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Over 60% of Canadians over 50 are unprepared for retirement: How to ensure you are ready

BlueShore Financial advisor Mona Heidari helps ensure your golden years are just that – golden
Senior Financial Advisor at BlueShore Financial, Mona Heidari (Right) meeting with a client. Photo via BlueShore Financial

Rare is the plan made 10 – or even five years ago – still relevant today.

Picture a climate scientist employing the same flood preparedness in the Fraser Valley as a decade ago, or the manager of a pro sports team trotting out the same lineup year over year and getting negligible results.

It just doesn’t work.

Thus, a senior financial advisor out of BlueShore Financial’s Lynn Valley branch, Mona Heidari, emphasizes an approach to retirement planning centered around upkeep and evolution.

“The strategies that were set up even five years ago may not work anymore so it’s important to adapt to these changes,” Heidari says. “You need to sit down with your advisor a couple times a year to do a thorough review of your financial plan – and if you don’t have a financial plan, get one.”

Those pondering their retirement needs are facing unprecedented market challenges that Heidari and her team specialize in tackling: inflation, interest rate uncertainty, market volatility and asset management.

And these needs are ever present when considering the sobering statistics offered by the National Institute on Ageing (NIA) in early February.

In what was the largest study of its kind, the NIA surveyed close to 6,000 older Canadians and found that only about 35% of working Canadians 50 and older say they are in the financial position to retire when they want, while almost 40% said they cannot afford to retire.

Even among older Canadians over 80, only half of those still working said they could afford to retire when planned.

Heidari begins helping clients by first taking a longer view of contemporary issues – volatile bond and equity markets, GIC rates or high borrowing costs – to help her clients understand how current conditions affect future plans.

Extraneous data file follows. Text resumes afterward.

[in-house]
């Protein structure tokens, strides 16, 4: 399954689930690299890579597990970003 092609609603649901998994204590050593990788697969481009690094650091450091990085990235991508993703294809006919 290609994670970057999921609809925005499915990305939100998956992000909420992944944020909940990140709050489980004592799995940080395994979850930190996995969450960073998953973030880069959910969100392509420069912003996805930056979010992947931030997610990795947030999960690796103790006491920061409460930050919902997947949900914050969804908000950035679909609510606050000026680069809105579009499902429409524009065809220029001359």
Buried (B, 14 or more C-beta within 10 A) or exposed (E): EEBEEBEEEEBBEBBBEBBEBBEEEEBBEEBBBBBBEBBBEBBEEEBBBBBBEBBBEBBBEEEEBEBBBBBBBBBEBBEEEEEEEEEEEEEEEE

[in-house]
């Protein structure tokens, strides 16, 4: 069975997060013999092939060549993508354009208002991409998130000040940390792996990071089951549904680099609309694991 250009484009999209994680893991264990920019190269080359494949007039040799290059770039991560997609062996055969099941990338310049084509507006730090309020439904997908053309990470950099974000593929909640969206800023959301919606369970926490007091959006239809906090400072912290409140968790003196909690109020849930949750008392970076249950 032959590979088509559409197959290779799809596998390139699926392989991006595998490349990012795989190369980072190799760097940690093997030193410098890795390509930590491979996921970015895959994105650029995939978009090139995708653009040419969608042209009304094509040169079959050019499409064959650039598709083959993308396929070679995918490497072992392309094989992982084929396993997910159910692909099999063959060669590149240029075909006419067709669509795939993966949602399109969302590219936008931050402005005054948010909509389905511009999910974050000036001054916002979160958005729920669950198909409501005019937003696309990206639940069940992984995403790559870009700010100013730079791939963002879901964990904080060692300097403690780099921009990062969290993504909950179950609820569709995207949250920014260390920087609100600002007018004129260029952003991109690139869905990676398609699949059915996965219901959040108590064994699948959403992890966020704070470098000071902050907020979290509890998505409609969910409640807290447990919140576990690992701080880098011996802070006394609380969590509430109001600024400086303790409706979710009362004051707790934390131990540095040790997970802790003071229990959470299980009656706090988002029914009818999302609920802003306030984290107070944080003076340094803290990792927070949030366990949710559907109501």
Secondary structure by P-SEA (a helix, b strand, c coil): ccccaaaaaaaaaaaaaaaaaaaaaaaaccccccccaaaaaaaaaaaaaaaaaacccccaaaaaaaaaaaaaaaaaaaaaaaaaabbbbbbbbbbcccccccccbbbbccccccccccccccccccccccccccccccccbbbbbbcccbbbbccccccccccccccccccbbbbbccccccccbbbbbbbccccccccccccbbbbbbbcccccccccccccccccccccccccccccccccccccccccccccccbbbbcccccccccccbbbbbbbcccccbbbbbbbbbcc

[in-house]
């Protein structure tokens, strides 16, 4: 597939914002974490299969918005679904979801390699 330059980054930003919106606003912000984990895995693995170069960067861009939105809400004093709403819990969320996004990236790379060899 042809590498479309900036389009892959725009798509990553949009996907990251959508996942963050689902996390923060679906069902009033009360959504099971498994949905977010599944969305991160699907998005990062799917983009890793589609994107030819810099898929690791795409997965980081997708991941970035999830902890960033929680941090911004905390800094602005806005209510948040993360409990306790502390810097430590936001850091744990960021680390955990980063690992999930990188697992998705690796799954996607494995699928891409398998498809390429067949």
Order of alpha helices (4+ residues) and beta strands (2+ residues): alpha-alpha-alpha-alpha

From there, options are explored around RRSPs, TFSAs and RESPs.

“It’s important that you sit down with your financial advisor and figure out which account is right for you and what can be implemented specific to your needs and goals,” Heidari says.

Budget optimization is also a common talking point, where Heidari can uncover opportunities that can reduce costs or find extra cash sources that clients can divert to savings.

Debt management is also of particular concern to Canadians. If borrowing exceeds savings, Heidari can advise clients on how best to take money out of savings plans or GICs to pay down a credit card or car lease.

Asset location versus asset allocation is another critical area Heidari can help navigate. Many of her clients concern themselves with how much in equities or bonds they should hold, or the purchasing of GICs or gold—in other words, the allocation of their assets.

Heidari advises her clients on which assets to hold in taxable accounts – or asset location – and which assets to keep inside tax shelters to help mitigate taxes on investment income.

“If people are reviewing their financial plans a couple times a year, taking advantage of what’s available out there and getting proper advice from our team, I don’t think people should really be concerned about working until 70 or 75 or selling assets to be able to make ends meet,” Heidari says.

To learn more about how BlueShore Financial can help you get prepared for retirement, visit